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Tuesday, 9 July, 2002, 14:39 GMT 15:39 UK
ABB sacks managers over hidden losses
ABB office staff
The staff worked in ABB's London office
Swiss-Swedish engineering group ABB has fired "a handful" of managers who had tried to hide losses, spokesman Thomas Schmidt told BBC News Online.

The group says the activities were limited to its London offices, the amount of money involved was small and its financial figures did not need to be changed.

However, the mere fact that accounts have been fiddled in one of ABB's units could well spook investors who may be concerned about the conduct of the rest of the company.

The admission of a cover-up means that ABB's name will be added to the growing list of companies, whose employees or executives have either sought to cover up losses or engaged in fraud.

Shares worldwide have fallen as the public and investors' faith in corporate behaviour has been eroded, following scandals at companies such as WorldCom and Enron.

Shares in ABB slipped slightly on the Swiss stock exchange, falling to 13.60 francs.

No secret

Mr Schmidt denied that ABB had tried to keep the ploy, which took place during 1999 and 2000, and the subsequent dismissals secret.

It was uncovered by ABB during an internal audit in 2000 and made public in a 2001 filing with the US stock market regulator, Securities and Exchange Commission, he said.

"Since we caught them and since we did not have to restate our accounts, this is an example that our internal audit works," Mr Schmidt said.

"We believe that these activities were isolated in the London region of this division and did not extend to other operations," ABB said in the filing.

However, in the SEC filing the company also said that it "cannot ensure compliance on a global basis by all of our employees with our internal control policies and procedures".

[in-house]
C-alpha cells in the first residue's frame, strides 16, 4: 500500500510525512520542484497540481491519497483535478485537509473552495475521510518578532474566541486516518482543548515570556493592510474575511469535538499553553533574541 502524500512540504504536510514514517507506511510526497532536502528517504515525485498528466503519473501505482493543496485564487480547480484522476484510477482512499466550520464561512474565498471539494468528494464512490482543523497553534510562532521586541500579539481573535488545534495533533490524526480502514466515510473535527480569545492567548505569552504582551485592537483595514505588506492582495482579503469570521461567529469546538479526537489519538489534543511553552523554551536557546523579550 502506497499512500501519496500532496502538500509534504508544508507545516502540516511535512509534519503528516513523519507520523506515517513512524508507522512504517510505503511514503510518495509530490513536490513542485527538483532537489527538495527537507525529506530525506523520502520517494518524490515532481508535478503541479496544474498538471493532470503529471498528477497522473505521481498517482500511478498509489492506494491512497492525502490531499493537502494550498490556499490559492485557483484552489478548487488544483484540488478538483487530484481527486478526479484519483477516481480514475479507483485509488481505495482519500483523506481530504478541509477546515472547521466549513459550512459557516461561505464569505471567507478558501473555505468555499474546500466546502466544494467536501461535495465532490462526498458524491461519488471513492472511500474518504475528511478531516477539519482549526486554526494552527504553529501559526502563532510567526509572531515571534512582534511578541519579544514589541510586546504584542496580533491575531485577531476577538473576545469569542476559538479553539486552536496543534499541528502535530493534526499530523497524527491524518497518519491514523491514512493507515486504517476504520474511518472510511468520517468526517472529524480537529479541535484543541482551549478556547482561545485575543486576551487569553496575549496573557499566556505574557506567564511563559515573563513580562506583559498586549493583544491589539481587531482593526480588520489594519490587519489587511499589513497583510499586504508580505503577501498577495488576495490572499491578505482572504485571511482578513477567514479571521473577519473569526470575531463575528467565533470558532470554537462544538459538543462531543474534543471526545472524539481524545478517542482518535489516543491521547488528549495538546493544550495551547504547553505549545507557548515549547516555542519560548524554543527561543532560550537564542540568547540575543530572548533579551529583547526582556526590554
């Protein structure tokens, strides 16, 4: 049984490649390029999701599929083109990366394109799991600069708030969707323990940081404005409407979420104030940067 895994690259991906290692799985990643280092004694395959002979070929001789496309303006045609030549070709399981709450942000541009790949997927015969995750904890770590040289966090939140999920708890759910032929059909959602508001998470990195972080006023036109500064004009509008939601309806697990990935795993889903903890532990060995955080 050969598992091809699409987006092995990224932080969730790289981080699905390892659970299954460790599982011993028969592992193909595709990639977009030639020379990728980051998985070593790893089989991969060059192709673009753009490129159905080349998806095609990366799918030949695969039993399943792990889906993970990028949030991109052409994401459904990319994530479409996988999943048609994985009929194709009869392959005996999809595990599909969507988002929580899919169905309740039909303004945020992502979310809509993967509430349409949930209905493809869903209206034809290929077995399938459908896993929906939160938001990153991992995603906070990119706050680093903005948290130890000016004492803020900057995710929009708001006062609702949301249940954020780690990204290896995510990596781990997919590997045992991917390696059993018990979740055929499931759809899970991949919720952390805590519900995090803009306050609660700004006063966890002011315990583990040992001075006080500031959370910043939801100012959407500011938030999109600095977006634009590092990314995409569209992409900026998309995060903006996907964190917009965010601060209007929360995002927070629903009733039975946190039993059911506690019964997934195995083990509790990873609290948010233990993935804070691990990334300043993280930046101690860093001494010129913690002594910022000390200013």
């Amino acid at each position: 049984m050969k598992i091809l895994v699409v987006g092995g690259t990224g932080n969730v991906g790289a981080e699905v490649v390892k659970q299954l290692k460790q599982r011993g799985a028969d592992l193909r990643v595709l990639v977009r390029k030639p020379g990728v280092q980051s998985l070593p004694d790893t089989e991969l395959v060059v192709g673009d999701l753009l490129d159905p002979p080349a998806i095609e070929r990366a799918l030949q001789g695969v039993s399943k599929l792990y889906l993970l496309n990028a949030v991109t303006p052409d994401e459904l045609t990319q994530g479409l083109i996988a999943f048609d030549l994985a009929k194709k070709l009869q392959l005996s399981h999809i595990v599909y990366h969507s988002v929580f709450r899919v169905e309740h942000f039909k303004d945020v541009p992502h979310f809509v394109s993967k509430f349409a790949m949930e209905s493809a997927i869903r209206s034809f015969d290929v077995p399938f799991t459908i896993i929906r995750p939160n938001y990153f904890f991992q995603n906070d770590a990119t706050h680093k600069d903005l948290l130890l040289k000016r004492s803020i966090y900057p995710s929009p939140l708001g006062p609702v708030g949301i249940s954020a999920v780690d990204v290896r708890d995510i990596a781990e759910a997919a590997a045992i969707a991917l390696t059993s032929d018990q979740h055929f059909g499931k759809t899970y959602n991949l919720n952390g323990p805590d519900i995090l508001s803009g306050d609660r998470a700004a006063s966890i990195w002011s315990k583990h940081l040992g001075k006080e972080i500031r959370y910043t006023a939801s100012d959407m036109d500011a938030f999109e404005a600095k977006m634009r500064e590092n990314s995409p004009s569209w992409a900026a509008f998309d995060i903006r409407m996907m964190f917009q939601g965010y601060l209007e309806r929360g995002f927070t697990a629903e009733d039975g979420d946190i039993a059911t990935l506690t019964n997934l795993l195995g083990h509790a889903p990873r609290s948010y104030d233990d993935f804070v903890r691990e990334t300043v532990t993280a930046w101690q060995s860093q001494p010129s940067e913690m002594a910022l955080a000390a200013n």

Costly cover-up

The losses the manufacturing and consumer division managers had tried to hide were not massive when compared with several other recent corporate scandals.

And they were minute when compared with ABB's $25bn revenues during 2000, Mr Schmidt said.

"If we had not discovered these activities, our net income for 1999 and 2000 would have been overstated by $30m and $10m respectively," the company said in the SEC filing.

"In 2001, we identified and recorded additional costs amounting to approximately $25 million relating to these activities."

However, "no wrong numbers were actually reported to the outside world", Mr Schmidt stressed.

Tough year

Regardless of Mr Schmidt's assertion that the discovery shows that ABB's corporate governance is efficient, investors may well see the disclosure as bad news for ABB.

As such, the revelation would become the latest in a series of blows received by the company this year.

In January, analysts' raised concerns that the company's liabilities relating to asbestos could be much larger than previously thought.

The analysis was followed by a high-level row over pensions payments to the company's former executives Percy Barnevik and Goran Lindahl.

Thomas Schmidt, ABB spokesman
"The incorrect amounts never entered our accounts."
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